Wednesday, June 1, 2011

Paul Van Gysegem Sextet - Aorta [Futura Marge]

Patrick De Groote - trumpet, flugelhorn
Nolle Neels - tenor saxophone
Ronald Lecourt - vibes
Jasper Van 't Hof - piano
Paul Van Gysegem - double bass
Pierre Courbois - drums

1971/2011 Futura Records

Peter Brotzmann's landmark recording "Machine Gun" was released in 1968 - somehow a birth certificate of new european music - inspired by 'new thing' in american jazz, but rooted heavily in all the traditions of euroepean avant-garde movements. This cd is a testimony of how rich and active and vital was the improvised music scene in Europe at that time.
Now apart from this Jasper Van Hof (his first contribution to an LP) and Pierre Curbois (a pioneer of free jazz in Holland) the players appearing on this cd are fairly anonymous to me, especially the leader of the group. Which, as I see it, makes this re-release even more welcomed. 

While listening to this cd I felt an excitement one feels when abondoning the old rules and habits is discovering something new and unexpected, although it's still isn't very clear what it will be. Free-jazz influences like the Don Cherry'esque trumpet solos by Patrick De Groote or the Ronald Leocourt vibraphone playing are met by raw and brutal tenor saxophone shouts (courtesy of Nolle Neels) and atonal, sharp chords and arpeggios on the piano (Jasper Van Hof). All that while the thunderous rolls on drums and the bass add the fire to keep those two elements at constant charge mode. I'd like to call it improvisation dialectics.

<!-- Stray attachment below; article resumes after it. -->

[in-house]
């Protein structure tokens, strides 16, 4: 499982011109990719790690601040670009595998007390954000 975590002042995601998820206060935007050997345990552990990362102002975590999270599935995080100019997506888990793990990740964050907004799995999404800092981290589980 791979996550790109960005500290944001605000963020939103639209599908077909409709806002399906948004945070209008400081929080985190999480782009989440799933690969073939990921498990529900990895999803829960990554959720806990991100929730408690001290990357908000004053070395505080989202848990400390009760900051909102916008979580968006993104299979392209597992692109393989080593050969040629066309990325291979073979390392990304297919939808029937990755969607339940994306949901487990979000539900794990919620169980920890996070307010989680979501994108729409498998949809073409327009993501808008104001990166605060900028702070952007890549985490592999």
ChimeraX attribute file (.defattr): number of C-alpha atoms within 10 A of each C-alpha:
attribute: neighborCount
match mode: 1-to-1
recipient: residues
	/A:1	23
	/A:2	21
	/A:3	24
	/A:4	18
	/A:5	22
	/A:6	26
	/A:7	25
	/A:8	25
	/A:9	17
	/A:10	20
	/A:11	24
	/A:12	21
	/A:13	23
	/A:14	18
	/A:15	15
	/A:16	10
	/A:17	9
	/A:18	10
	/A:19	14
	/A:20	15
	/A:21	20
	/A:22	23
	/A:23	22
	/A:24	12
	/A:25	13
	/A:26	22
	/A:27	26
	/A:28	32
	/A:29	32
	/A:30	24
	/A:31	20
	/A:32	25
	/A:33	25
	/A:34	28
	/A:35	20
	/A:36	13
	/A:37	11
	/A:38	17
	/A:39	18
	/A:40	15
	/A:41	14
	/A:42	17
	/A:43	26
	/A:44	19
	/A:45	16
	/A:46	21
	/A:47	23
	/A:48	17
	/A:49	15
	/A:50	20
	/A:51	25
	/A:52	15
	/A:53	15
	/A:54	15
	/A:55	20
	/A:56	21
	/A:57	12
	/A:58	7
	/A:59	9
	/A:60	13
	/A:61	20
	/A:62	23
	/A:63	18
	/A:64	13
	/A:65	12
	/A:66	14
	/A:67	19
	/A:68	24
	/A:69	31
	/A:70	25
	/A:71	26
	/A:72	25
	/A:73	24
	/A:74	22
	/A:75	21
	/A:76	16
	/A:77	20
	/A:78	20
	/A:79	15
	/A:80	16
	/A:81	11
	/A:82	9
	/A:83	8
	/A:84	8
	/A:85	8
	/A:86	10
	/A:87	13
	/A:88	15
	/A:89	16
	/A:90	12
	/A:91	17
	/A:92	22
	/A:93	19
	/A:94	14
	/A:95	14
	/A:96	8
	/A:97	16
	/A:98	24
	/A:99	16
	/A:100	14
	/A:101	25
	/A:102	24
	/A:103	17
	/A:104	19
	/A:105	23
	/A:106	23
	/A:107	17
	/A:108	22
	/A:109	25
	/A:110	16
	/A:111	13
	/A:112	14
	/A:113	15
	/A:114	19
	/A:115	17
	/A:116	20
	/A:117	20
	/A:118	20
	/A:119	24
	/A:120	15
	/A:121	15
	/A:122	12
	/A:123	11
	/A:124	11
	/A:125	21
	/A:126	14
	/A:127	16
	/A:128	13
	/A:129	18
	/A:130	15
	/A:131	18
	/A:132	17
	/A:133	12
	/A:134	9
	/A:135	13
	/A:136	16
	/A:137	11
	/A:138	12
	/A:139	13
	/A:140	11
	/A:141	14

With all that being said the music is dense, packed with sudden twists, boiling with tension and energy, storming through free explosions and flowing through moments of sudden silent reflection. Recommended to all who appreciated the pure energy of avant-music expression combined with the intellectual challenge of the abstract. 
Many thanks for making this chapter of improvised music history available again (or for many listeners like me, for the first time really). A valid document of the particular moment in the european free music evolution - right before it cut the umbillical cord  connecting it to its roots in jazz music, entering the world of total possibility and uninhibited freedom. A great addition to the collection of any fan of raw and wild improvisation.


  1. txs for these nice comments.
    I'm happy to discover yr blog which is very interesting!Congratulations.
    Patrick De Groote

  2. Two weeks ago I've received a present from Belgium. I've ask a friend that visited his parents to buy me some discs (I live in Argentina), and a friend of him sent me "Aorta".
    All he said to me is "It's an important record".
    Now I see your post, and Mr. De Groote comment, and I want to thank both, for making such incredible music, and for promoting it.
    Omar Grandoso


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